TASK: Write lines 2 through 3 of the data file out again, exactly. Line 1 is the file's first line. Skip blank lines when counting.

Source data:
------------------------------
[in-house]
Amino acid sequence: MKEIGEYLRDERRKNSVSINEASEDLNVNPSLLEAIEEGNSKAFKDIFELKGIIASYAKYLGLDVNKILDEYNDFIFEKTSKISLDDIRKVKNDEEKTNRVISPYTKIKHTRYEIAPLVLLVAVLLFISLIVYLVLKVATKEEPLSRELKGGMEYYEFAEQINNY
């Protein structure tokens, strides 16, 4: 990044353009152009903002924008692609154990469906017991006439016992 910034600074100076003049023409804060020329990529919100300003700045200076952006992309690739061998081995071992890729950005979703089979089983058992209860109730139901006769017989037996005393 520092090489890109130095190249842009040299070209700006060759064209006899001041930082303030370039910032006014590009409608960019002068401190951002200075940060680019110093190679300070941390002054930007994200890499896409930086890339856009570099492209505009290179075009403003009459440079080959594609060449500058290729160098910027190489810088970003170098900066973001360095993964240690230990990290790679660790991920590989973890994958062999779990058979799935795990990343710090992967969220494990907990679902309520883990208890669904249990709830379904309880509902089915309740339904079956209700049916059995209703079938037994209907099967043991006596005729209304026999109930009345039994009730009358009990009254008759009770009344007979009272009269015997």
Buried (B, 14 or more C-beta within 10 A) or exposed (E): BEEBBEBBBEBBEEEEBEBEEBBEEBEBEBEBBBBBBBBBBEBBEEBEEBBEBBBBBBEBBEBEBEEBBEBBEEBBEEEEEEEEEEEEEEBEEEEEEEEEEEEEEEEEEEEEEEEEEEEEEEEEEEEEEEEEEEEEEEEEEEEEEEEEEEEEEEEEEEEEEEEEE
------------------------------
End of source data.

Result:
Amino acid sequence: MKEIGEYLRDERRKNSVSINEASEDLNVNPSLLEAIEEGNSKAFKDIFELKGIIASYAKYLGLDVNKILDEYNDFIFEKTSKISLDDIRKVKNDEEKTNRVISPYTKIKHTRYEIAPLVLLVAVLLFISLIVYLVLKVATKEEPLSRELKGGMEYYEFAEQINNY
């Protein structure tokens, strides 16, 4: 990044353009152009903002924008692609154990469906017991006439016992 910034600074100076003049023409804060020329990529919100300003700045200076952006992309690739061998081995071992890729950005979703089979089983058992209860109730139901006769017989037996005393 520092090489890109130095190249842009040299070209700006060759064209006899001041930082303030370039910032006014590009409608960019002068401190951002200075940060680019110093190679300070941390002054930007994200890499896409930086890339856009570099492209505009290179075009403003009459440079080959594609060449500058290729160098910027190489810088970003170098900066973001360095993964240690230990990290790679660790991920590989973890994958062999779990058979799935795990990343710090992967969220494990907990679902309520883990208890669904249990709830379904309880509902089915309740339904079956209700049916059995209703079938037994209907099967043991006596005729209304026999109930009345039994009730009358009990009254008759009770009344007979009272009269015997």